Stroby still best for black spot and mildew

Pome fruit Oct. 12, 2020

Long-term favourite of Australian pome fruit growers, the strobilurin fungicide Stroby – was the first of its class to be registered in Australia.

Stroby WG is just one of the many niche products that have been picked up by Australian Agribusiness – through its agriculture division Barmac – to continue supplying Australian specialty markets that have become too small for larger companies to service directly.

Australian Agribusiness technical manager, Dr Brett Morris said BASF still owns the Stroby brand, but Barmac is now distributing Stroby on their behalf to maintain this key fungicide for Australian apple and pear growers’ spray programs.

Many years down the track, Stroby remains an important inclusion in spray programs for the major diseases, blackspot (scab) in apples and pears, and powdery mildew in apples.

“Stroby WG is a protective and curative fungicide containing 500 g/kg kresoxim-methyl. It is recommended for IPM programs, with its low toxicity for beneficial organisms including bees, predatory mites and earthworms,” Dr Morris said.

“Being a Group K fungicide, it also provides an alternative for fungicide-resistance management. Stroby has excellent protectant activity against both leaf and fruit scab in apples (Venturia inaequalis) and pears (Venturia pirina) and against powdery mildew (Podosphaera leucotricha) in apples – leading to increased production of quality fruits.”

Scab is the most serious and widespread fungal disease of apples and pears, infecting leaves, shoots, buds, blossoms and fruit, especially in regions with high rainfall and relative humidity during the growing season.

The scab fungus is spread by wind and rain, and throughout the growing season lives and grows on the tree, producing vast numbers of spores. The fungus survives the dormant season on the orchard floor in leaves that have fallen in autumn.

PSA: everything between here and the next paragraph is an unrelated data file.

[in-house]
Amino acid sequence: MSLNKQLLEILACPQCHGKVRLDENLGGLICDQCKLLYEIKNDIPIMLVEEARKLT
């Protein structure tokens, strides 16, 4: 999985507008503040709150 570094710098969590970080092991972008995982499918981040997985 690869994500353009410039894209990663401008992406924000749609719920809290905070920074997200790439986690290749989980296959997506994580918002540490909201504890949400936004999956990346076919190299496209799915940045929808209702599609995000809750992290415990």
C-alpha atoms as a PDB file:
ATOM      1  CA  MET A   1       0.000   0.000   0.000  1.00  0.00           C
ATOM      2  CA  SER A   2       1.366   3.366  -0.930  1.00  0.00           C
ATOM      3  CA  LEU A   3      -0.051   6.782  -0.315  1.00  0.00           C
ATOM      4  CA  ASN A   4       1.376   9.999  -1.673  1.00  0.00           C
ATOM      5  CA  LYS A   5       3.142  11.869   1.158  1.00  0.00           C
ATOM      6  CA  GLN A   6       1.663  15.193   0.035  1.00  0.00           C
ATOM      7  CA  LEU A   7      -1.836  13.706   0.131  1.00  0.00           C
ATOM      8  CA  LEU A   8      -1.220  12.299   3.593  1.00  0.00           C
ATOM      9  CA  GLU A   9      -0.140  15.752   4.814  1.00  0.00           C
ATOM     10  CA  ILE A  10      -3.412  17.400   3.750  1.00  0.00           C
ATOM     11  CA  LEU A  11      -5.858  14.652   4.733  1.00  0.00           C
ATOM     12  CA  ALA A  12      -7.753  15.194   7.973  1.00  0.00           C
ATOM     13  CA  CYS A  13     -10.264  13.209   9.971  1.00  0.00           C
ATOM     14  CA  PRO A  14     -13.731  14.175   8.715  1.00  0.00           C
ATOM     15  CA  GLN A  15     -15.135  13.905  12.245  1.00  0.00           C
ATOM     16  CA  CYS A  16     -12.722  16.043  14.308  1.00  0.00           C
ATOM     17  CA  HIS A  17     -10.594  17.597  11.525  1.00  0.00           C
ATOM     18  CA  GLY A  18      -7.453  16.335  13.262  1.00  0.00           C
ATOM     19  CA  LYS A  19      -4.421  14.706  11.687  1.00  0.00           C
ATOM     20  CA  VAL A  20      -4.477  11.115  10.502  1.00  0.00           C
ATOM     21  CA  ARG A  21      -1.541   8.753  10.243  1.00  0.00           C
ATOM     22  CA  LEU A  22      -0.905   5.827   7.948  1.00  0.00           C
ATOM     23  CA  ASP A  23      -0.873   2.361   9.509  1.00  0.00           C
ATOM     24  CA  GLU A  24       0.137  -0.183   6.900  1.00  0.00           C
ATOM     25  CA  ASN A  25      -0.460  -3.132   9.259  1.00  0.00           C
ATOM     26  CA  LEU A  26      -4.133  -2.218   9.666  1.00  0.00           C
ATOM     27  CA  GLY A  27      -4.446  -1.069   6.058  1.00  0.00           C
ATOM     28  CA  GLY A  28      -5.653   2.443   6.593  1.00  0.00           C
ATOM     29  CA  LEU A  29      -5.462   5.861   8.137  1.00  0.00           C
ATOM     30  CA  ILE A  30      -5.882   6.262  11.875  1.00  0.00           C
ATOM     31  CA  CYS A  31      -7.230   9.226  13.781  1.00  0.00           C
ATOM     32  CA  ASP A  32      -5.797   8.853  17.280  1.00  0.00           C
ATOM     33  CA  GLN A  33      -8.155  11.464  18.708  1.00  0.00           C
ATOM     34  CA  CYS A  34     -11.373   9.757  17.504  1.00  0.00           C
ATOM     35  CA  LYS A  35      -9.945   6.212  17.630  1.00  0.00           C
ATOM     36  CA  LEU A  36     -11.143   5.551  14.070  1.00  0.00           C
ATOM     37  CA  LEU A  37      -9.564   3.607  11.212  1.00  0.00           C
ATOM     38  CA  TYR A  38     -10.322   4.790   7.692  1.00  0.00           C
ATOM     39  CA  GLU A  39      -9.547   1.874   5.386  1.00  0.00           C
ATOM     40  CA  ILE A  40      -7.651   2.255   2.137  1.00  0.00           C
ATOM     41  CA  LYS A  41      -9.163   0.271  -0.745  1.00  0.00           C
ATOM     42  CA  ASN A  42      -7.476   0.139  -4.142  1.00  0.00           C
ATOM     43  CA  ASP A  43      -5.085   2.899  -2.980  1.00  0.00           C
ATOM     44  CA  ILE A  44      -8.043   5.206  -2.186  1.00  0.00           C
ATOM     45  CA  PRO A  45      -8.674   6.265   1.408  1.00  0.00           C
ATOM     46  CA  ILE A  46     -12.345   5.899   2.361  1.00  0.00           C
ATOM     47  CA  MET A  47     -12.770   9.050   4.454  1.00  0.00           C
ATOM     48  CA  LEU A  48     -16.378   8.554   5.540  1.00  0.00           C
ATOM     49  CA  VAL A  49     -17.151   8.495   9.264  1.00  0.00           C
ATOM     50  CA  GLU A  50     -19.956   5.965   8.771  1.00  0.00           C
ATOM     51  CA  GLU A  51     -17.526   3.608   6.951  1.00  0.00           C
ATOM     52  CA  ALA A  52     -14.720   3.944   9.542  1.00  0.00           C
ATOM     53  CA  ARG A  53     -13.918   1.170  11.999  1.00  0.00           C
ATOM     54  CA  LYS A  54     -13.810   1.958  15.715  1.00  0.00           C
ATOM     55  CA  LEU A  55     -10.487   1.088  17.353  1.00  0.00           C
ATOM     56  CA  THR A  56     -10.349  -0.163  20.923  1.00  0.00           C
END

In a season favourable to scab infection, Dr Morris said the disease is easier to control in a clean orchard than in a heavily infected one. Pruning to increase air flow will also aid canopy drying and improve spray penetration.

“At present, the basis for effective scab control is the use of protectant and post-infection sprays during spring, and orchard sanitation practices to reduce scab carryover into the next season.

“Protective spraying keeps the susceptible parts of the tree covered with fungicide to prevent primary infection, killing spores before they can establish an infection.”

Protectant sprays of fungicides, including Stroby WG may commence at spurburst, with sprays at regular intervals afterwards to ensure that rapidly-developing leaves and fruits are covered with a fungicide residue that will prevent spores from germinating.

“Control by protectants may need supplementing with curative fungicide after infection.

Similarly, infection periods leading up to harvest may mean extra sprays (up to six weeks before harvest) to prevent the serious problem of scab development on fruit in storage,” Dr Morris said.

Powdery mildew in apples is caused by the fungus Podosphaera leucotricha overwintering in fruit and leaf buds, affecting leaves, buds, shoots and fruits. Many currently popular apple varieties are highly susceptible to powdery mildew, which unlike apple scab, is favoured by dry conditions.

Dormant shoots that were heavily infected in the previous growing season will be covered with dense white mycelium, and the terminal bud appears pinched and shrivelled.

Early fruit infection causes a web-like russet on the skin that may be difficult to distinguish from early spray damage.

Dr Morris said there is no adequate substitute for a series of spring and summer sprays, commencing at early pink stage, to prevent powdery mildew infection of fruit and leaf buds.

“Stroby WG is registered for powdery mildew in apples, as well as scab in apples and pears.

“It’s highly rainfast once spray has dried on the tree (although its protectant cover may be reduced after 50-60mm of rain) and is not affected by temperature fluctuations, so can be applied any time through the season, within the resistance management guidelines of a maximum three sprays per season.

“Recommended optimum use is in a preventative program from pink bud to early fruit development. For an excellent fruit finish, unlike some fungicides, Stroby does not cause fruit russet when used as directed,” Dr Morris said.

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